Oh sure, ex-Astros’ manager Phil Garner loved Wandy Rodriguez, right, when he pitched at home. On the road, not so much.

Wandy Rodriguez was perhaps the most schizophrenic pitcher in the game last season. Pitching in the Juice Box (which actually was much more of a pitcher’s park in 2007), he went 6-3, 2.94 with a .220 BAA. In his starts outside of Minute Maid, Rodriguez went 3-10, 6.37 with a .287 BAA. Spotting trends like this early in the season can really help you maximize your rotation.

The Can Miss Award

When Mark Prior came into the bigs and ascended to Cy Young candidacy within a couple of years, some were already etching his name on a Hall of Fame plaque. Clearly, that was premature. Prior’s incessant inability to stay healthy since 2004 proves that there is no such thing as a can’t miss superstar – especially when dealing with pitchers. I’d suggest the only can’t miss we can offer up about Prior’s impending tenure with the Padres is a trip to the DL.

Aren’t You Glad You Didn’t Make that Trade?

Todd Helton was apparently on his way to Boston.
The fact that Todd Helton was not dealt to Boston wound up be a massive blessing in disguise. (Jack Dempsey/Associated Press)

Remember when Todd Helton was supposedly headed to Boston in a pre-season deal that would have sent Mike Lowell, Julian Tavarez and a prospect (possibly Jacoby Ellsbury) to Colorado? Well, not making that trade turned out pretty darned well for Boston. Playing first base for Boston, Kevin Youkilis wasn’t that far off from what Helton did, and Youk was absolutely stellar with the glove. Boston was much better defensively keeping Lowell at third (instead of shifting Youkilis back there) and Lowell wound up being the Sox MVP as they went on to win the World Series. And Ellsbury? Uh, yeah. His stock went up just a bit this year.

Change of Heart Award

Red Sox Nation was relieved that Jonathan Papelbon had a change of heart.
Where would the Sox have been in 2007 without Jonathan Papelbon closing? (Damian Strohmeyer/SI)

In yet another Red Sox move that wasn’t made and turned out working like a charm, Jon Papelbon’s decision to inform the team that he really did not want to move back into the rotation but would prefer to remain the closer, was perhaps the turning point on the Boston season. Imagine how the 2007 BoSox season would have played out without Papelbon saving games. Sometimes, it’s the tinkering you don’t do that works out the best.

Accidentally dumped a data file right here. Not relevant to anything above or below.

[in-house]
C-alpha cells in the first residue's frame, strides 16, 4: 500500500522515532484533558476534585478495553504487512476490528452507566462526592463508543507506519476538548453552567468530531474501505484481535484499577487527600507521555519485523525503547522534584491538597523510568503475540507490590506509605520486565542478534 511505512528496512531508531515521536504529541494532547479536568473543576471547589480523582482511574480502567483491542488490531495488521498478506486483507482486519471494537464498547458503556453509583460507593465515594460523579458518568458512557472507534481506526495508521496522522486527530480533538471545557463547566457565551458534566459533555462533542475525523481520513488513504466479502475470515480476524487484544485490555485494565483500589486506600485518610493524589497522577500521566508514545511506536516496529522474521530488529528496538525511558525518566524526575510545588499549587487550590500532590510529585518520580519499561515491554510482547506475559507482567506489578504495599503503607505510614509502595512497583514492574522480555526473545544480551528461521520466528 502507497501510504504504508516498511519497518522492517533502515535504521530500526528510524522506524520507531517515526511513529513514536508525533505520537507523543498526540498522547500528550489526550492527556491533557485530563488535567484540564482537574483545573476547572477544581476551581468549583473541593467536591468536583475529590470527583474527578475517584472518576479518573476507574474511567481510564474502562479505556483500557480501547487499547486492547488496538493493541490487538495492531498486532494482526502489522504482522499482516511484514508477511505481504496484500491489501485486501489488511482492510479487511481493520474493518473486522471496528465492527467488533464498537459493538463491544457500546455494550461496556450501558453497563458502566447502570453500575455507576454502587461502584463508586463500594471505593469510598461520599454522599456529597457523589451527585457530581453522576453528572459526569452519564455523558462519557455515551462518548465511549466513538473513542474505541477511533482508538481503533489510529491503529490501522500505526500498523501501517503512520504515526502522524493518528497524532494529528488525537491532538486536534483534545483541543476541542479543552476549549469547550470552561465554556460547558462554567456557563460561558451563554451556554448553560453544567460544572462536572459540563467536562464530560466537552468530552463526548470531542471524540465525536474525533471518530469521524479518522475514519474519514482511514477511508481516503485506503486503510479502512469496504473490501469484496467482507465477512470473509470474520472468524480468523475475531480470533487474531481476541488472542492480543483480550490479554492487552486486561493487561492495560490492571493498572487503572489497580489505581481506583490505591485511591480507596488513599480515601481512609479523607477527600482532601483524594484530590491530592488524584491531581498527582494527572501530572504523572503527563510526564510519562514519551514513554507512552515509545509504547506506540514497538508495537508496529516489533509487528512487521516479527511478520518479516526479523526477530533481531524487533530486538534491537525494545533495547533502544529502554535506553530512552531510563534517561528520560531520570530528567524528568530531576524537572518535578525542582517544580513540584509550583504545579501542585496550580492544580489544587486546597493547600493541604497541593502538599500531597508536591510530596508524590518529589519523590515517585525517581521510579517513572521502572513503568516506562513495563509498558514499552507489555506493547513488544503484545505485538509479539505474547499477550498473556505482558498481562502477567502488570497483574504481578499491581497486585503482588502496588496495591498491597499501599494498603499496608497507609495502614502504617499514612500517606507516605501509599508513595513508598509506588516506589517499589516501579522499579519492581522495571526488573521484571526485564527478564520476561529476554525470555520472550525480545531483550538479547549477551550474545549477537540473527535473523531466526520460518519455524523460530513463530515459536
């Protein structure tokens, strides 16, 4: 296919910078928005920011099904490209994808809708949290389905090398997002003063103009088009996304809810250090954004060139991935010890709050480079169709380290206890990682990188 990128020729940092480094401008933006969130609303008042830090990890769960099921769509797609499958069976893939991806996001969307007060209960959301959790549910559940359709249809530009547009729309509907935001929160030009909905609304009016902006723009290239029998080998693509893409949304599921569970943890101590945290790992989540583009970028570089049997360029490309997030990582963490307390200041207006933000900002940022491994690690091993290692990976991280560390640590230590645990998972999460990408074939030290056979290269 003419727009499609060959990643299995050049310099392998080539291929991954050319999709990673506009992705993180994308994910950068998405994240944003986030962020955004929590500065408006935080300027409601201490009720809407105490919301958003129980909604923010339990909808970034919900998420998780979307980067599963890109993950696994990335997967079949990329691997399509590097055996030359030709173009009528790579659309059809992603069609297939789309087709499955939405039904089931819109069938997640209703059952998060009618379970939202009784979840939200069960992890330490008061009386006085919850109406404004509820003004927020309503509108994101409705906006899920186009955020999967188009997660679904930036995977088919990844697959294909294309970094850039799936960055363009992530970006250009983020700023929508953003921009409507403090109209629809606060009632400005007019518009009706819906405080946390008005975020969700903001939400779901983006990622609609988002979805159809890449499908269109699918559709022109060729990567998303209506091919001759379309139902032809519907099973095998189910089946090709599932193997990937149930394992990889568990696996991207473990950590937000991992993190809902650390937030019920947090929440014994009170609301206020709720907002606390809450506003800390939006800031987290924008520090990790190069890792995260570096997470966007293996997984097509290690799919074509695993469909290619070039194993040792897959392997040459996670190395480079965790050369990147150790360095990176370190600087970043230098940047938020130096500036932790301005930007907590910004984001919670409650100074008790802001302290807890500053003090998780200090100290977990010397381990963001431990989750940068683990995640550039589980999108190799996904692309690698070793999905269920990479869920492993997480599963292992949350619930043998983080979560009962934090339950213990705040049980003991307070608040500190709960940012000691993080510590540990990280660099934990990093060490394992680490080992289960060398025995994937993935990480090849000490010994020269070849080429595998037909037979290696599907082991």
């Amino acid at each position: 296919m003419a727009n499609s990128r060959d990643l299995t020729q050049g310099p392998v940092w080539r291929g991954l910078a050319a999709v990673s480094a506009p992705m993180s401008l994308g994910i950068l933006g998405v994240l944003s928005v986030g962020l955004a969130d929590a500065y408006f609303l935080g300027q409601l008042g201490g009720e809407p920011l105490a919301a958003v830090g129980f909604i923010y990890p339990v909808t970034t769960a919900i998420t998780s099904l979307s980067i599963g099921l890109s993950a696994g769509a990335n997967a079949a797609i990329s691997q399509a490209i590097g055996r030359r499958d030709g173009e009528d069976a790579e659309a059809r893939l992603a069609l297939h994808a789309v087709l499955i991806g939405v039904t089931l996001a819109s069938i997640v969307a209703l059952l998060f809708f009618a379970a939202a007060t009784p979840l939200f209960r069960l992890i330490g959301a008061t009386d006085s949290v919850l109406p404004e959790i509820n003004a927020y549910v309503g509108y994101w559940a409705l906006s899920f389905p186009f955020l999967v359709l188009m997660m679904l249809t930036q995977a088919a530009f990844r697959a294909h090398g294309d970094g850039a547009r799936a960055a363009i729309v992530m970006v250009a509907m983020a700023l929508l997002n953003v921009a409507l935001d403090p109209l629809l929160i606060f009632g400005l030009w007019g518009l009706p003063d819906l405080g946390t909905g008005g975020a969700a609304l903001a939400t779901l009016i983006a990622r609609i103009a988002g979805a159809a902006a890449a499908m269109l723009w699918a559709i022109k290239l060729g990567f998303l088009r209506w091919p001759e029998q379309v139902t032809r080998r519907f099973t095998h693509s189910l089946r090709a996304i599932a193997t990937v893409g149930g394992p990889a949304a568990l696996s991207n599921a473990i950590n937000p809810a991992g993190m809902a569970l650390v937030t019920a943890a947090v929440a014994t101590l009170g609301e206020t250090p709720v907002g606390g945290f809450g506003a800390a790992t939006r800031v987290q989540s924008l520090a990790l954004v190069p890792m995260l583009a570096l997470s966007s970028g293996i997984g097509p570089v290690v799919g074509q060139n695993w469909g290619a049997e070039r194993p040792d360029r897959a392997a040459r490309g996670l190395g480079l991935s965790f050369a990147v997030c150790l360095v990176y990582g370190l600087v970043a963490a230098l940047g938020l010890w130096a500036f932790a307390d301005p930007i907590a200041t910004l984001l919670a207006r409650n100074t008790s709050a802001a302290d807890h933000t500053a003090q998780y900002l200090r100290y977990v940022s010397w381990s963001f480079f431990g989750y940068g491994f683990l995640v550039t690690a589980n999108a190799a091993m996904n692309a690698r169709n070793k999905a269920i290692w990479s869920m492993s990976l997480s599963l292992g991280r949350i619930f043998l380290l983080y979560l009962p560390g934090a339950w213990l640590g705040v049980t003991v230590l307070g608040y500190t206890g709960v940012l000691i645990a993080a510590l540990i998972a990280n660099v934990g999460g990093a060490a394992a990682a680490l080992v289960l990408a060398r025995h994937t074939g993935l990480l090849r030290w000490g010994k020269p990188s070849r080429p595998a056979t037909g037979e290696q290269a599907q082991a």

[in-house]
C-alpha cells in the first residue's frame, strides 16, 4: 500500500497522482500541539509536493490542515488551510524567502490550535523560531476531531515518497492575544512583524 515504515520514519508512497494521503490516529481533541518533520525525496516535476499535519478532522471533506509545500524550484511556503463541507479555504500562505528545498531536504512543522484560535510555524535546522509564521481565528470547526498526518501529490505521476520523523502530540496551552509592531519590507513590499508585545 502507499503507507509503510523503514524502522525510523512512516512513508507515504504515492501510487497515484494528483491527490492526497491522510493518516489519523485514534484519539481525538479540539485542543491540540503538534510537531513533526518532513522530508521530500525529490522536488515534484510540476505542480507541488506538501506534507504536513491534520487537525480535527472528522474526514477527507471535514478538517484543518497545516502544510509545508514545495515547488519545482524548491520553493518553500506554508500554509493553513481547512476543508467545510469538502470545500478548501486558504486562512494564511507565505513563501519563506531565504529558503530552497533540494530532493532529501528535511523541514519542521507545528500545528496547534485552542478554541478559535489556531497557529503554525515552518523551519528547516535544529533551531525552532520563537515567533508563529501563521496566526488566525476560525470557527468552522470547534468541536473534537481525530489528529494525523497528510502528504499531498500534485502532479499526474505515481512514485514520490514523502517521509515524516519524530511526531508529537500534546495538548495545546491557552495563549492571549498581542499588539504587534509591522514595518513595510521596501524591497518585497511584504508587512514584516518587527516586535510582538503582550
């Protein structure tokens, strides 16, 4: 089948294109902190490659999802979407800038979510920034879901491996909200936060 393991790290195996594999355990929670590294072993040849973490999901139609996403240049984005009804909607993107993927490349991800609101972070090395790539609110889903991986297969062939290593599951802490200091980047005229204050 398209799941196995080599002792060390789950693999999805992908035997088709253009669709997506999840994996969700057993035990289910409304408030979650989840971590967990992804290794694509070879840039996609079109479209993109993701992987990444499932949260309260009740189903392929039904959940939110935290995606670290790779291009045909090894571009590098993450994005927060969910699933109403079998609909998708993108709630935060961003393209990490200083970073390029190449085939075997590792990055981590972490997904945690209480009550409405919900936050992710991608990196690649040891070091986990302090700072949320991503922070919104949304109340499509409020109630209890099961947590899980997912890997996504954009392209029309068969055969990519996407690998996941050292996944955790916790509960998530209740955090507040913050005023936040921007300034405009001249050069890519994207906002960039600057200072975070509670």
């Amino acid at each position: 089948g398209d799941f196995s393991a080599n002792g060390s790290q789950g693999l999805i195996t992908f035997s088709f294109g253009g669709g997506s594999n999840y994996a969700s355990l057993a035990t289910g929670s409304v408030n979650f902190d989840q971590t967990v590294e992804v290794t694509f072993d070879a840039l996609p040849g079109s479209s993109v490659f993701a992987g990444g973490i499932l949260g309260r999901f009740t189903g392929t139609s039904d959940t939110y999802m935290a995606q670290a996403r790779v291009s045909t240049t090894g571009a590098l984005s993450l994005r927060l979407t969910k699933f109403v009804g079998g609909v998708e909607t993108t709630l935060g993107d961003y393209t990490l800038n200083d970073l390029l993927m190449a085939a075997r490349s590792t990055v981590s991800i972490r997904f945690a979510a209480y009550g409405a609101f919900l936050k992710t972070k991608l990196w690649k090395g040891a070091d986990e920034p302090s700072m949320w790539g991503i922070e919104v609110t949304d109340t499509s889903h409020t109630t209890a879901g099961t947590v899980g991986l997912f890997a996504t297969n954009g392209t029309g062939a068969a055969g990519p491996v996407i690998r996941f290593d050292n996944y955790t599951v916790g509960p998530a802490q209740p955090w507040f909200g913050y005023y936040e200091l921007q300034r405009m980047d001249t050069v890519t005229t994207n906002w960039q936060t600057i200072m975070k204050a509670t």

Best Under the Radar Signing

Still with Boston, much hype was heaped upon the Daisuke Matsuzaka signing, and there was also plenty written about the Yankees and their “consolation prize” of Kei Igawa. But when Boston signed lefty reliever Hideki Okajima, barely anyone batted an eyelash. Apparently, Okajima was far more than some Japanese pitcher the Sox signed to help Dice-K’s transition to North America. He proved to be one of the most unhittable relievers in the game, earning an All-Star appearance for his efforts.

Choke of the Year

The New York Mets were home and cooled, seven games up in the NL East with 17 games to play, yet they somehow lost that lead and missed the playoffs – one of the worst chokes in big league history. It was the first time in MLB history that a team blew that big a lead with just 17 games to play. I probably would have enjoyed watching this happen to the Yankees more, but seeing the Mets implode definitely offered its rewards.

Inconsistency Award

Carlos Zambrano's roller coaster season proved maddening.
Deciding which Big Z would show up from month to month in 2007 proved extremely challenging.

Carlos Zambrano earns a nod for putting fantasy owners through the ringer in 2007 with his horribly inconsistent season. He was battered in April (5.77 ERA), not much better in May (4.72), but then suddenly turned things around and got on a serious roll for the next two months. Big Z was brilliant in June (2.53) and then almost untouchable in July (1.39). Then, just as quickly, Zambrano was worse then ever, struggling through a winless, 7.06 August. Finally, he settled down and pitched to more or less to our expectations in September (3.44). If you were stuck trying to figure out Zambrano’s trends this season, no doubt you were on the hook for plenty of beat-downs and probably missed out on some gems as well.